Without question, the most common method for obtaining appellate review of an interlocutory order is the substantial right prong of N.C.G.S. § 7A-27(b)(3)(a). But is it really the only other way to establish a right to appellate review of an interlocutory order?
When searching for a right to pursue interlocutory appellate review, don’t overlook less common statutory jurisdiction grounds.
In addition to the ubiquitous “substantial right” ground, section 7A-27(b)(3) contains five other statutory grounds for obtaining appellate review of a non-final judgment. Interestingly, none of those subsections use the phrase “substantial right.” And then there is my personal favorite, which is located in section 7A-27(b)(4). Subsection (b)(4) sums up the absolute rule regarding the right to appellate review rather nicely. Appellate review exists “[f]rom any other order or judgment of the superior court from which an appeal is authorized by statute.”
Subsection 7A-27(b)(4) is not an anomaly. Peppered throughout North Carolina’s General Statutes are assorted provisions that authorize interlocutory appellate review in special circumstances. See e.g., N.C. Gen. Stat. § 50-19.1; N.C. Gen. Stat. § 1-569.28; N.C. Gen. Stat. § 50-19.1; N.C. R. Civ. P. 62(h). Those statutes contain no mention of the fact-intensive substantial right analysis. The more common independent statutory grounds are explored in Chapter 3 of the treatise. But I have not read the “bajillion” volumes of the General Statutes—which means other independent grounds for appellate review likely are buried within the General Statutes. Send them our way when you find them!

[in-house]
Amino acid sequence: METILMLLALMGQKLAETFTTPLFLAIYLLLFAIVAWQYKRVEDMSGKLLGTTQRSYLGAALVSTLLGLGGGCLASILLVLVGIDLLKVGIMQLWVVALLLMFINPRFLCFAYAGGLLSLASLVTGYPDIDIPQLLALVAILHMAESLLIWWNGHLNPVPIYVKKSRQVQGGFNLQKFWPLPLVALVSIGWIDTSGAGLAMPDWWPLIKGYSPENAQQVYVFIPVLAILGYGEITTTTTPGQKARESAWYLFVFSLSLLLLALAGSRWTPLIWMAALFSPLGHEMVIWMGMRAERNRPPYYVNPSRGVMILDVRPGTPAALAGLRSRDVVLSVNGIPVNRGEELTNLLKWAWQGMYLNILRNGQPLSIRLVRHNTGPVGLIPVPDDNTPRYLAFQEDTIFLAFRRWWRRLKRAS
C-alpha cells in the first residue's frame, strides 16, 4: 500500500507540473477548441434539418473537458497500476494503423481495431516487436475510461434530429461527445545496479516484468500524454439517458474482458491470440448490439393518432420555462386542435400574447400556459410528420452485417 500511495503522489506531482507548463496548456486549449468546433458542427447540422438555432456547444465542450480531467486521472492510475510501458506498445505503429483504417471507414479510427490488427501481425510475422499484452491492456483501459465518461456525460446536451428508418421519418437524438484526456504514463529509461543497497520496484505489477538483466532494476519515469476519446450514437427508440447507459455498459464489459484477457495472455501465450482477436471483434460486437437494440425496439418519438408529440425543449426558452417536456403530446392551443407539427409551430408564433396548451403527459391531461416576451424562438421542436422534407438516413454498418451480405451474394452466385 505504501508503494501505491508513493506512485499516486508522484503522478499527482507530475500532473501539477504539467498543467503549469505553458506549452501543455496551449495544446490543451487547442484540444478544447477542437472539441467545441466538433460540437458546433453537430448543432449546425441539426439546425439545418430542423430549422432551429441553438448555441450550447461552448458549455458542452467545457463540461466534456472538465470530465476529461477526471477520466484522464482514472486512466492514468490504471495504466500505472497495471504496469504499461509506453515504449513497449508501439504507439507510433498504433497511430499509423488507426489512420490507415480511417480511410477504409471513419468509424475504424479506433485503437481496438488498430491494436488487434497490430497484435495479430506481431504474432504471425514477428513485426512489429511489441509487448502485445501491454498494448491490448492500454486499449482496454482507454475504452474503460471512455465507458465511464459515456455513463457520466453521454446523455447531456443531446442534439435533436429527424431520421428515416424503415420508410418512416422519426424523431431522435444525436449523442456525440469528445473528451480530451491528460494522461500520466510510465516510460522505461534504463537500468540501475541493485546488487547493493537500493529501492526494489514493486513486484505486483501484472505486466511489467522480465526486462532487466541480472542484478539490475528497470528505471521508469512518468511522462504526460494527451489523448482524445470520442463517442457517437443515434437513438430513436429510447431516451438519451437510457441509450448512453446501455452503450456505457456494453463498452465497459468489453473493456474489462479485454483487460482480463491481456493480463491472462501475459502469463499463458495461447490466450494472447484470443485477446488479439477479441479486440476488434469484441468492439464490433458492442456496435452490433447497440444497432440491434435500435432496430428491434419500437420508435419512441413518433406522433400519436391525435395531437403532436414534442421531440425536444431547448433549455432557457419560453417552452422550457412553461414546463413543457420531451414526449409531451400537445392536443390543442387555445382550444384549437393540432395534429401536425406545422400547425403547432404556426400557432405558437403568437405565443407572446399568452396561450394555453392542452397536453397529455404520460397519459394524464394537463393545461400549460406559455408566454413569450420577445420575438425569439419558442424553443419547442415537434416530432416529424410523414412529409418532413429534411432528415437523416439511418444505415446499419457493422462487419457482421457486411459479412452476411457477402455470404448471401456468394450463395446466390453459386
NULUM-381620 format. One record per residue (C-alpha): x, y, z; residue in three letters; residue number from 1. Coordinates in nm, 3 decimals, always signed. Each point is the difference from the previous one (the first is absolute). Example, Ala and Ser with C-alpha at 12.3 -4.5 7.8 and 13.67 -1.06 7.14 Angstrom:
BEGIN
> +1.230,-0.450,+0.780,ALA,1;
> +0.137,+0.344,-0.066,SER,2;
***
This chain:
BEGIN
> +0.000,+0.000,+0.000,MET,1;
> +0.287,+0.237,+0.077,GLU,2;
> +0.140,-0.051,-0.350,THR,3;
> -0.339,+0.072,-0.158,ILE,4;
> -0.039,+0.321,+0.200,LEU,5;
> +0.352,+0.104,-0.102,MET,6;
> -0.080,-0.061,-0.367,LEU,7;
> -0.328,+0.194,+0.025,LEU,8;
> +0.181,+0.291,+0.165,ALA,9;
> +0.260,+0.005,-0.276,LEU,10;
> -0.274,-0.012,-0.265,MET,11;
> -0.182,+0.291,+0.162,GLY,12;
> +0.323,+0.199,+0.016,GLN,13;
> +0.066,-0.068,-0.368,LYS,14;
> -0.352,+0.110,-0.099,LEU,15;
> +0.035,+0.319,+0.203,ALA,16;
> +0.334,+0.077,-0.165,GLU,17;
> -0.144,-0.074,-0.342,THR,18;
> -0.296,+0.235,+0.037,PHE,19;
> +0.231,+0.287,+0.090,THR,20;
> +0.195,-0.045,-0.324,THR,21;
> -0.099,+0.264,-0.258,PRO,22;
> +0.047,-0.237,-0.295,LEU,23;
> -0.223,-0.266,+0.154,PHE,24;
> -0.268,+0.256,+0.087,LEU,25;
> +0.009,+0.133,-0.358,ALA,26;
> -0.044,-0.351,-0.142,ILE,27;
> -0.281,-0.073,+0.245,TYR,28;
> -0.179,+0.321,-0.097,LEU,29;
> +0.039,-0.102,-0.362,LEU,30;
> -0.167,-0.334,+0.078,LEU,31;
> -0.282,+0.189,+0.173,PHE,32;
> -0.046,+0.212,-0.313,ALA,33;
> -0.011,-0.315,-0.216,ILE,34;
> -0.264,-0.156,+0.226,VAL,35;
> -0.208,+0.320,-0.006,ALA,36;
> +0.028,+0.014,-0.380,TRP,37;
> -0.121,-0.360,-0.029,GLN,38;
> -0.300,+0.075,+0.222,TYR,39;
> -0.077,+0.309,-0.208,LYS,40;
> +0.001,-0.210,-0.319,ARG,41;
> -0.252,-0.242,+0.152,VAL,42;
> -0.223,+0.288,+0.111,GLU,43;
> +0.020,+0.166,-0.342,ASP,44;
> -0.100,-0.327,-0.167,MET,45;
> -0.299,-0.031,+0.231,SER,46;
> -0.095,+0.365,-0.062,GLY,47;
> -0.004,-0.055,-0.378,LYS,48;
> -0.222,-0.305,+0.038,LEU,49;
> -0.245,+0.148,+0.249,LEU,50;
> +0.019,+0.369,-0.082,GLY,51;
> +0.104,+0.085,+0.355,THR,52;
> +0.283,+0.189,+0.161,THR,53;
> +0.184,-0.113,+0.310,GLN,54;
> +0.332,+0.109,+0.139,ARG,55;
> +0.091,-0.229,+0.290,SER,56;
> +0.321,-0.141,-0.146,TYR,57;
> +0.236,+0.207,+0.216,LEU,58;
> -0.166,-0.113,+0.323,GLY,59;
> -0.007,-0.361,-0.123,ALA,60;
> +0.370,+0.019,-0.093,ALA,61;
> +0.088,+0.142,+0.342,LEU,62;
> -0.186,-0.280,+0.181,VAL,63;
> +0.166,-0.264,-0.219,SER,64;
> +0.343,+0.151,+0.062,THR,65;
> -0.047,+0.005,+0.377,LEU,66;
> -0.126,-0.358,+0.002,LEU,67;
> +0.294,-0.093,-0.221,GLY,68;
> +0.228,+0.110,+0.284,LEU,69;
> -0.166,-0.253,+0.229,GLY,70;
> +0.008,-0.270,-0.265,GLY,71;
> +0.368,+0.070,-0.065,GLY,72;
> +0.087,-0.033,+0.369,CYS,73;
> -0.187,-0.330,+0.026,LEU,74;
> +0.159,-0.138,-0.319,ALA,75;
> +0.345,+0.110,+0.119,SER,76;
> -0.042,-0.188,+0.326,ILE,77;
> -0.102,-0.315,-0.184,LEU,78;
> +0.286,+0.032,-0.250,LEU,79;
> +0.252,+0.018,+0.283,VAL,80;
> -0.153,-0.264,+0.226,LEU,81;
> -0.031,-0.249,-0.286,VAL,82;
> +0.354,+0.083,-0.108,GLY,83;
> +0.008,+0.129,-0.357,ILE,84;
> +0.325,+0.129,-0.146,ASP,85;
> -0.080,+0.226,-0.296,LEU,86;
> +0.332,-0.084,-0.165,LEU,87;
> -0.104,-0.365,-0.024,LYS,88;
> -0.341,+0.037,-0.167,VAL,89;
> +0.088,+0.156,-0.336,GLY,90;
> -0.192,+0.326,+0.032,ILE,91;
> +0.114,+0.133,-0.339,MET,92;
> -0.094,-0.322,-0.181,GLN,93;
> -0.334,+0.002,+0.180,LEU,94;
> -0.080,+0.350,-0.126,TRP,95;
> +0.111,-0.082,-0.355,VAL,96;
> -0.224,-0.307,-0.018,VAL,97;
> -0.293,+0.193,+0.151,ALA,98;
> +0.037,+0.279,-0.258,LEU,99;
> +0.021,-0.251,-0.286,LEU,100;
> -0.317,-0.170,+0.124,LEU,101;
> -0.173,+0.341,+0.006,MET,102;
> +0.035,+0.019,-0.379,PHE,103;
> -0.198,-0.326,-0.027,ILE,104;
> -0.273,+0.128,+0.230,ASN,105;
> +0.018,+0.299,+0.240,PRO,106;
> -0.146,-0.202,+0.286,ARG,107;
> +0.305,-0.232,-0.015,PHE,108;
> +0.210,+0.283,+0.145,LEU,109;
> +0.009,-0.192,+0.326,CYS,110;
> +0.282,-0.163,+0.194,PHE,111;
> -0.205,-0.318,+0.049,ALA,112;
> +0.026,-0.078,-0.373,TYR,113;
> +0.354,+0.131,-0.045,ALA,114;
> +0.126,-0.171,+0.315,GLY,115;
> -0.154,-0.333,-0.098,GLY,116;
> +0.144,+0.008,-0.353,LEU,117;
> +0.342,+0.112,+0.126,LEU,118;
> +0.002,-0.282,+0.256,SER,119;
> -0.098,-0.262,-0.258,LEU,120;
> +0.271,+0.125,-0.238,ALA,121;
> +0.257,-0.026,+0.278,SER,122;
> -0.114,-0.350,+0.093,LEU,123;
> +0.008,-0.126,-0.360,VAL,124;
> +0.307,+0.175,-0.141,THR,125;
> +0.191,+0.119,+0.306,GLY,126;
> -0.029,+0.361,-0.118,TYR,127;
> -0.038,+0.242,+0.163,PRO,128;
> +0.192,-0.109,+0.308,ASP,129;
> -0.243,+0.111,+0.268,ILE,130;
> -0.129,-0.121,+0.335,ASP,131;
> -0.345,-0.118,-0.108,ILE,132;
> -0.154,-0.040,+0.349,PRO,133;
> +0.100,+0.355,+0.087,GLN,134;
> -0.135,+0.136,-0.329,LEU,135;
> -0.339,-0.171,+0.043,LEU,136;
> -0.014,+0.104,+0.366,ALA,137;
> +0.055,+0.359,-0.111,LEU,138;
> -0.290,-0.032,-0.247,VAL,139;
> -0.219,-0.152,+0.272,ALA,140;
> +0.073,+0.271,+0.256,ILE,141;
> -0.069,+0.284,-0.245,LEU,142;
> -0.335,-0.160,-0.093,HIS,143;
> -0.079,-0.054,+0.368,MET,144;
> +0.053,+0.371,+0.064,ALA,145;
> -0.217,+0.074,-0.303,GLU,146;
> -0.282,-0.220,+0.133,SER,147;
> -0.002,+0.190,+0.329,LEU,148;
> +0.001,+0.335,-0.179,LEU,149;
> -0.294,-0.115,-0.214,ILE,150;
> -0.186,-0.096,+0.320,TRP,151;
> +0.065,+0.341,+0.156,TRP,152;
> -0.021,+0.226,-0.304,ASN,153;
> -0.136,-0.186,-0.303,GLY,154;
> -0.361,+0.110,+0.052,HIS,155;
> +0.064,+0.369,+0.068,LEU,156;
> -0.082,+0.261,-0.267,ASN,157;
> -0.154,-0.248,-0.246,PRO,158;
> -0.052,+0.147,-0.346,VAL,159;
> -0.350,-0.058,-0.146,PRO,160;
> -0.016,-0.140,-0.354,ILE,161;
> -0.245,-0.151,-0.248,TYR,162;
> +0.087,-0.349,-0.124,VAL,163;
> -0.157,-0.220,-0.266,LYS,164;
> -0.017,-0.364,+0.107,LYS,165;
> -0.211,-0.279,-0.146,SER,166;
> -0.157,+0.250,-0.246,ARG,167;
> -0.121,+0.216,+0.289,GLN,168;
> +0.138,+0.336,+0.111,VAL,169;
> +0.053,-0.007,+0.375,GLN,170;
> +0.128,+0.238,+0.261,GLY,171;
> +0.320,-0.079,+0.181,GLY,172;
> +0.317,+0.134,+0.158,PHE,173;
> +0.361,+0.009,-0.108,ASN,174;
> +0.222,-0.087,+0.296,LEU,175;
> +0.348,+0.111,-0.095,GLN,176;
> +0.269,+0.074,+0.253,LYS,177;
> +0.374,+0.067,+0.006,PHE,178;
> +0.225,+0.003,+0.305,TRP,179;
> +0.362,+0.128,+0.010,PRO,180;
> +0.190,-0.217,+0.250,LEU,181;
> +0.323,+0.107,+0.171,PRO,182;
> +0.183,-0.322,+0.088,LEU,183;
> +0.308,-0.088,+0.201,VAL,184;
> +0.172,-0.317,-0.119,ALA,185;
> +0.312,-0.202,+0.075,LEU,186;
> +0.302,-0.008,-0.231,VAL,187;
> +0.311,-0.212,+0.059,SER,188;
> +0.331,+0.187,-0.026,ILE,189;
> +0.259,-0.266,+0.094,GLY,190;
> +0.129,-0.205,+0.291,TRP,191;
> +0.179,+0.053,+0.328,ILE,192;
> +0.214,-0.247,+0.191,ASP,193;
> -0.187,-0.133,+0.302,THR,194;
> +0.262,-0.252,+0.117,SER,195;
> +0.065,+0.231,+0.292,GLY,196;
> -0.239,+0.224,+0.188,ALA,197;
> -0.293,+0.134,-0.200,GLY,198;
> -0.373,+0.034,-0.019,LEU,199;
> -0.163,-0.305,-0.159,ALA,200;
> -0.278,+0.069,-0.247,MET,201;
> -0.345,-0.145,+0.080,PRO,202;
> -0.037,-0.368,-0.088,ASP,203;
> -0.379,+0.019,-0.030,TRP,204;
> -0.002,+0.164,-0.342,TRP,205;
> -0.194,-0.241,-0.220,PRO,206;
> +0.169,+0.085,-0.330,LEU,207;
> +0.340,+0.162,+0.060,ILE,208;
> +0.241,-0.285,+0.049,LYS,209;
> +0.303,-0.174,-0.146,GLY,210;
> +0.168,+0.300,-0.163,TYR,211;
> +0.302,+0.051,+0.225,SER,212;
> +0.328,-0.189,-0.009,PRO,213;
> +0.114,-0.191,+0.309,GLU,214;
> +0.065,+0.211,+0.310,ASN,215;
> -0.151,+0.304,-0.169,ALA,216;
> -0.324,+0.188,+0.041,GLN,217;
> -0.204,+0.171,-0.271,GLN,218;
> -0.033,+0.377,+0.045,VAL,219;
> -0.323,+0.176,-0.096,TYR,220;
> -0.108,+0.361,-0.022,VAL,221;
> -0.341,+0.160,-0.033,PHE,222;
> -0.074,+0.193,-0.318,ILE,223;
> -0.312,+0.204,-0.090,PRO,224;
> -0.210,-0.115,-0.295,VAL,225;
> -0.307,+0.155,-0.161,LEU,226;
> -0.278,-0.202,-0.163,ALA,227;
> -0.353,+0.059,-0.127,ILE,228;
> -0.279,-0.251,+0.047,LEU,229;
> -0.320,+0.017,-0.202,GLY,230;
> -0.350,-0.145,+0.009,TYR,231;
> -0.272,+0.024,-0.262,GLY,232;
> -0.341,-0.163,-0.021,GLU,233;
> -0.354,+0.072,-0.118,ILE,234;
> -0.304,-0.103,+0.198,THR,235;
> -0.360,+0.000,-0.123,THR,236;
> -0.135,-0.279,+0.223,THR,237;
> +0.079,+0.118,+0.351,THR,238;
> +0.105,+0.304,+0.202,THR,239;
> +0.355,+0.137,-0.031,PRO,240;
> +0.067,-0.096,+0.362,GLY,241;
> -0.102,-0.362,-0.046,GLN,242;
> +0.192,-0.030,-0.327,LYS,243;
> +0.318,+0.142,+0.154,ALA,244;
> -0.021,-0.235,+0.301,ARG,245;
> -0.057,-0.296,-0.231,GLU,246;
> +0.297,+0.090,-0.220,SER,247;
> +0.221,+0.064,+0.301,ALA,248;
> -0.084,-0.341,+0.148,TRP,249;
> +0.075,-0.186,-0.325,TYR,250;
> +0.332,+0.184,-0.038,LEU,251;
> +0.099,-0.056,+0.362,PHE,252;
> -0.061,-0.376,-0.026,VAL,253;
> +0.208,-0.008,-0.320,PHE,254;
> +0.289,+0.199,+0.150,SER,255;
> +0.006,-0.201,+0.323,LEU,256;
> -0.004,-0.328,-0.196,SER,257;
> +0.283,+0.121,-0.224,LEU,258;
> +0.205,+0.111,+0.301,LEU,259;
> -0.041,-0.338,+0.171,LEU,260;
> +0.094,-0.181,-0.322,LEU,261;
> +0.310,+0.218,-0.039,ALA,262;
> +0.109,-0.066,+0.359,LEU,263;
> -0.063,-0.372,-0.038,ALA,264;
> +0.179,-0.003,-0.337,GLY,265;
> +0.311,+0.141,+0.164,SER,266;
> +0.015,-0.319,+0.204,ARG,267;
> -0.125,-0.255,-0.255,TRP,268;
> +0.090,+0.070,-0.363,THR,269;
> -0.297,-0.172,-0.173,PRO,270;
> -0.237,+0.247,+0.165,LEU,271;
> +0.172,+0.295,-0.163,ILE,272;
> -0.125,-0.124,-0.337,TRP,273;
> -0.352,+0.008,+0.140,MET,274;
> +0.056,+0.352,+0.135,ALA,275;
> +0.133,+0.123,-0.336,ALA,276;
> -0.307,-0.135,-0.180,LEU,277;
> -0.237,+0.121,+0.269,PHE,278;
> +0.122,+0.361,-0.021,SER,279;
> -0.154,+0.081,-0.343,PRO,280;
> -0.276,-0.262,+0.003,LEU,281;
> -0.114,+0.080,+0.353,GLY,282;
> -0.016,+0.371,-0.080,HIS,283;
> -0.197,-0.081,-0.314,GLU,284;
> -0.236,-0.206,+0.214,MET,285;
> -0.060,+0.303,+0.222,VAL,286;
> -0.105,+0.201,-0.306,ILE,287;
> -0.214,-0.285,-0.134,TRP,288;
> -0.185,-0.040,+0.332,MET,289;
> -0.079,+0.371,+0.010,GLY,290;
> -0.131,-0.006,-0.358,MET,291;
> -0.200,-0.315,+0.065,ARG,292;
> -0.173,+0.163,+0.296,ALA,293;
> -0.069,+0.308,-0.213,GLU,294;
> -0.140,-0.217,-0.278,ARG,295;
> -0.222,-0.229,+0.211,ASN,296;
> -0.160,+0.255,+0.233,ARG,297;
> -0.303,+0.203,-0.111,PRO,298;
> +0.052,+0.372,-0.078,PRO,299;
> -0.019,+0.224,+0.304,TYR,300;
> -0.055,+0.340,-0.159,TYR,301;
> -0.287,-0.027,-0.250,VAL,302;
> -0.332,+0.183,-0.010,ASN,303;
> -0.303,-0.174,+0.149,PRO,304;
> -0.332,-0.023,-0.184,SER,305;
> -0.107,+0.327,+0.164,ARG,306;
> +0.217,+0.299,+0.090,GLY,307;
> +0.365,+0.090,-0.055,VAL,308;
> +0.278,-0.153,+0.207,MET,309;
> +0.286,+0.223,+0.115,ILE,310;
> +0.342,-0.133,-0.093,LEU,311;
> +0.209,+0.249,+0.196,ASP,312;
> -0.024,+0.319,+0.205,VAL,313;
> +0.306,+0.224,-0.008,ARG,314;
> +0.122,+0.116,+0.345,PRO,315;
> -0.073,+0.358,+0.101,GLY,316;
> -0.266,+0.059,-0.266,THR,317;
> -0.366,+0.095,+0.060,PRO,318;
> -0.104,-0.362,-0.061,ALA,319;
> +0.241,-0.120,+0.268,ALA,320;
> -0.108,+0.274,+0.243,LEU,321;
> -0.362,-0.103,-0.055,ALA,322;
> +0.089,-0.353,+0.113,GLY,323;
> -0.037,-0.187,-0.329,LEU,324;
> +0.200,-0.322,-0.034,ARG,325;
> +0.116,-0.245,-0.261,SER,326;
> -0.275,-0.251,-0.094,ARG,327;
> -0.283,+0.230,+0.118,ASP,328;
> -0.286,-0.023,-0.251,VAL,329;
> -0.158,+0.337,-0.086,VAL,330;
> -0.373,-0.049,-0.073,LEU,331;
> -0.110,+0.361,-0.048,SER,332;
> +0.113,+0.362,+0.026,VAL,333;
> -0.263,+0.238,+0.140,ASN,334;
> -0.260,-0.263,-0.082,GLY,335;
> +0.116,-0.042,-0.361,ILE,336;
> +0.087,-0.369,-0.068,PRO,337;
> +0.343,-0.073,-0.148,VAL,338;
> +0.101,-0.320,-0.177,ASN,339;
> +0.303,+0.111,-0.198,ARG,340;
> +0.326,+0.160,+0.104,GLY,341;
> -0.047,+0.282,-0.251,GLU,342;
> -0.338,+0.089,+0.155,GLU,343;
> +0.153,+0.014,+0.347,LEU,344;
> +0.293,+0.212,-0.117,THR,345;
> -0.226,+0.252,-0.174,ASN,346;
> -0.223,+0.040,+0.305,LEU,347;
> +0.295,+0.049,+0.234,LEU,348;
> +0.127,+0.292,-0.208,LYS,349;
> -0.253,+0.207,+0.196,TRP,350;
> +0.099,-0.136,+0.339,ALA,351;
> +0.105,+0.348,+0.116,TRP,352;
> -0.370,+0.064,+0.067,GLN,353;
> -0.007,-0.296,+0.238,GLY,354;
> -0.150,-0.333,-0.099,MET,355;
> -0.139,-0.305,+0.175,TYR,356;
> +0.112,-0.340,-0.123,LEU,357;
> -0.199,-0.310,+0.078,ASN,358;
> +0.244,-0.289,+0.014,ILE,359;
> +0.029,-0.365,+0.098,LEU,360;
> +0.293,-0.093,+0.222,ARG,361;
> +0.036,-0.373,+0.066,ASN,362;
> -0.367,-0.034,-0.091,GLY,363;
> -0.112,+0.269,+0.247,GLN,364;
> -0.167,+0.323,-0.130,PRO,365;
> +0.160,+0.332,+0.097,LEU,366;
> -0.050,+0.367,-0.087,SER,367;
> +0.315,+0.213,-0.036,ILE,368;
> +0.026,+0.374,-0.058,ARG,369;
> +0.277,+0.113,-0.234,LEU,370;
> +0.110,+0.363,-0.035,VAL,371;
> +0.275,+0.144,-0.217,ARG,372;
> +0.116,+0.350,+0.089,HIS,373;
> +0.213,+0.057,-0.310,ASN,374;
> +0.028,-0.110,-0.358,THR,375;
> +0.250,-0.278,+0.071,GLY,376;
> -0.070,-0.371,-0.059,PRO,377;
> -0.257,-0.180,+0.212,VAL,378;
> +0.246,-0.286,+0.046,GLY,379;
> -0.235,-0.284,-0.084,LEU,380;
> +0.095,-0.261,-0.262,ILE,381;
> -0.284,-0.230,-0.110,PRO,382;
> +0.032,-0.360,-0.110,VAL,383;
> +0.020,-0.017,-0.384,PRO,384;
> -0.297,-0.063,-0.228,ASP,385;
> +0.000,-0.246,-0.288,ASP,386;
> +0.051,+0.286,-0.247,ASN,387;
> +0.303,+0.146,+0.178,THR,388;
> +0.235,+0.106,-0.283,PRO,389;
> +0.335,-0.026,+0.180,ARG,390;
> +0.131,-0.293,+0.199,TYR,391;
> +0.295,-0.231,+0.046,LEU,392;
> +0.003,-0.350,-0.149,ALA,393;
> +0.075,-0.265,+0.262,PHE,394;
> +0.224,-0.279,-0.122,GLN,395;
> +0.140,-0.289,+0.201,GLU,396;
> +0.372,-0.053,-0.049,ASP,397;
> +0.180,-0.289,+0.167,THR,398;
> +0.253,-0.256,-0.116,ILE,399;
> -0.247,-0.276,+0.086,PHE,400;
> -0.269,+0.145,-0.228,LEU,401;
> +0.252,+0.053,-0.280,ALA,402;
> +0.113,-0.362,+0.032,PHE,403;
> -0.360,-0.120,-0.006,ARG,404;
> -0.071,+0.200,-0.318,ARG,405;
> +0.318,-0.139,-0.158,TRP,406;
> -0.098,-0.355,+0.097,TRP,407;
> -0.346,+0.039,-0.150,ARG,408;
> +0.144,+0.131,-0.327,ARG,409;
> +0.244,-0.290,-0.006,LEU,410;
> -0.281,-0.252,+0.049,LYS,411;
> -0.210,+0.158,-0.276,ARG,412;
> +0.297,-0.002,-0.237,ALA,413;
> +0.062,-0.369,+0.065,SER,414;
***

An appellant’s response to a motion to dismiss may be insufficient to satisfy an appellant’s duty to demonstrate the right to interlocutory appellate review.
Finally, SR Auto reminds us about the dangers of asserting a right to substantial right review in a “conclusory fashion.” ¶ 11. Appellate Rule 28(b) requires a statement of grounds of appellate review in an appellant’s opening brief. And when an appeal is interlocutory, that “statement must contain sufficient facts and argument to support appellate review on the ground that the challenged order affects a substantial right.” Waiting until the reply brief to argue how an order impacts a substantial right will not work. ¶ 12.
Even more interesting, SR Auto suggests that filing a “reply brief [that] purports to incorporate  arguments advanced in  response” to a previously filed motion to dismiss the appeal may also be insufficient. SR Auto flagged that issue, but then “presume[ed] without deciding” that the motion to dismiss response was sufficient to raise the issue. The SR Auto Court was able to avoid the issue because defendants’ opposition to the motion to dismiss failed to demonstrate that any substantial right would be lost absent immediate appeal.
In other words, the answer to that last question will have to wait until another day.